Dumping of bio-medical waste can cause disease outbreak: official

: Illegal dumping of construction debris and garbage has been prevalent for years especially along the border-lying districts, which has been the dumping ground for wastes from adjoining States.

However, in recent years, this practice has acquired a dangerous dimension with the dumping of bio-medical waste, hazardous enough to cause an epidemic, says S. Elango, State president of Indian Public Health Association (IPHA).

Waste materials from laboratories where research was conducted on infectious diseases or those from hospital wards that treated patients with contagious diseases, if dumped without proper disposal near habitations, can get mixed with the water supply sources.

This can cause a disease outbreak, he says.

There had been several instances of bio-medical waste being dumped not only in Coimbatore but in a few other border districts also by trucks coming from other States. Scavengers who rummage through these wastes or Municipal conservancy workers are at a huge risk of getting infected with Hepatitis B and D, which can be fatal, says Dr. Elango, a former Director of Public Health.

While asking the border posts to step up scrutiny of all trucks was one possible solution, the most effective way, he says, is to stringently enforce de-segregation of wastes in all healthcare institutions.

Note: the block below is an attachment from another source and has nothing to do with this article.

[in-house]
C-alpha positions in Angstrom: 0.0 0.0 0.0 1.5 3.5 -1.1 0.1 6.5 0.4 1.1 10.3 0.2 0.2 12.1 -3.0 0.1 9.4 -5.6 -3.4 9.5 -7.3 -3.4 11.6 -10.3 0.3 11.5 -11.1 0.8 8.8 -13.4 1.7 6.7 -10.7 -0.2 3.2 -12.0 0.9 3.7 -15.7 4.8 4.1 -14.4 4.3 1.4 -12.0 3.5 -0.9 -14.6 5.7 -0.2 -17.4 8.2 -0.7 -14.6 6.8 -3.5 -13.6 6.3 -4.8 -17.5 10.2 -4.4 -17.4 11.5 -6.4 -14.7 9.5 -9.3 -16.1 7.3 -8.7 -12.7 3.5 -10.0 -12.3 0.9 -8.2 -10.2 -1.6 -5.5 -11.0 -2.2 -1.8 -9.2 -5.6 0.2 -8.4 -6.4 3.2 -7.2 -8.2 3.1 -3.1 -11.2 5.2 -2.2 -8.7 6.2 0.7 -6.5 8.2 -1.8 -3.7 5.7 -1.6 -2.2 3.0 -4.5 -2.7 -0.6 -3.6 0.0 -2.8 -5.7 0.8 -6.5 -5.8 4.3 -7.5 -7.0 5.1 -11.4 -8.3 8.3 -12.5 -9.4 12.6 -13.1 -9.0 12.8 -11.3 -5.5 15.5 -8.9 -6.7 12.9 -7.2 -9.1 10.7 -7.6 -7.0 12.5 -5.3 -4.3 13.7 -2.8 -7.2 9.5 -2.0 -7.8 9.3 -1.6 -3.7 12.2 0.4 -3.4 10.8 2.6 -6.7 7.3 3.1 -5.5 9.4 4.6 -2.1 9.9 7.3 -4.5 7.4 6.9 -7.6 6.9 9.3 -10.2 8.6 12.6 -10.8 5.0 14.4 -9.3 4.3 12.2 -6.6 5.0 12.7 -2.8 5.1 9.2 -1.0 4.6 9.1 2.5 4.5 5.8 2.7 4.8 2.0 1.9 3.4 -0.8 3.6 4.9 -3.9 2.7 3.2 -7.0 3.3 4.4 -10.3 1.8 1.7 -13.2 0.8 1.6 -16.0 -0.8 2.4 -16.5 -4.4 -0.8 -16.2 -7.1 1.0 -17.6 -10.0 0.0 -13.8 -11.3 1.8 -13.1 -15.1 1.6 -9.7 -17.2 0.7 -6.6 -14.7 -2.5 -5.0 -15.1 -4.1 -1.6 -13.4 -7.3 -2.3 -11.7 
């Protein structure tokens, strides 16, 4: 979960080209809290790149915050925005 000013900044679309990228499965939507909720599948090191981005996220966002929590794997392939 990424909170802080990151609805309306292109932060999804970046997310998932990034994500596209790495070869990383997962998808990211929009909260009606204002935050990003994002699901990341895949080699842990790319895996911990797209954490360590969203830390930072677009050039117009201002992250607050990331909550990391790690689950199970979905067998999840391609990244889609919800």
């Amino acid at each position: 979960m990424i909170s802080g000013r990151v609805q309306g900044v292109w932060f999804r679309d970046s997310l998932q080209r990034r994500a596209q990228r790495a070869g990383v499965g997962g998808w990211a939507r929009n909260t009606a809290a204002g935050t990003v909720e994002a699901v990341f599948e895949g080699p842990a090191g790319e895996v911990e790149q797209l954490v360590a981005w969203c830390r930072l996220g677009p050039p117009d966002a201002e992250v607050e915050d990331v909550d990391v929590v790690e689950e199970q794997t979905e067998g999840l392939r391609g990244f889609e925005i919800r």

Blanket ban

Marumalarchi Dravida Munnetra Kazhagam (MDMK) State Youth Wing Secretary V. Eswaran says his party cadres have alerted the authorities regarding vehicles illegally carrying bio-medical waste from other States.

Calling for a new legislation with stringent penal provisions to deter such acts, he says the fine amount now was a paltry Rs. 1,000.

Another practice, he says, is to use forged papers to transport bio-medical waste. The party cadre alerted the police to a truck that was transporting hazardous material to a non-existent firm in Salem.

“A blanket ban on entry of trucks carrying biomedical waste from other States is needed,” he adds.


A.K. Ravikumar, State Convener of Indian Medical Association (IMA) Private Hospitals Board, says a common complaint was that biomedical waste was being mixed with common waste. This is due to domiciliary treatment by many patients who take insulin or dress wounds by themselves or treat pet animals. They dump the waste such as syringes and dressing material along with house waste.

The IMA urged the Government to install separate biomedical waste collection units in all street corners and sensitise the public to dispose the waste accordingly.

Butchery and meat shops besides chicken and fish stalls must also be brought under the scanner, he adds, as their waste can spread infectious diseases.

The IMA Private Hospitals Board periodically conducts training and awareness programmes for paramedical staff and house keepers who handle biomedical waste.

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Printable version | Jan 18, 2021 11:13:30 AM |

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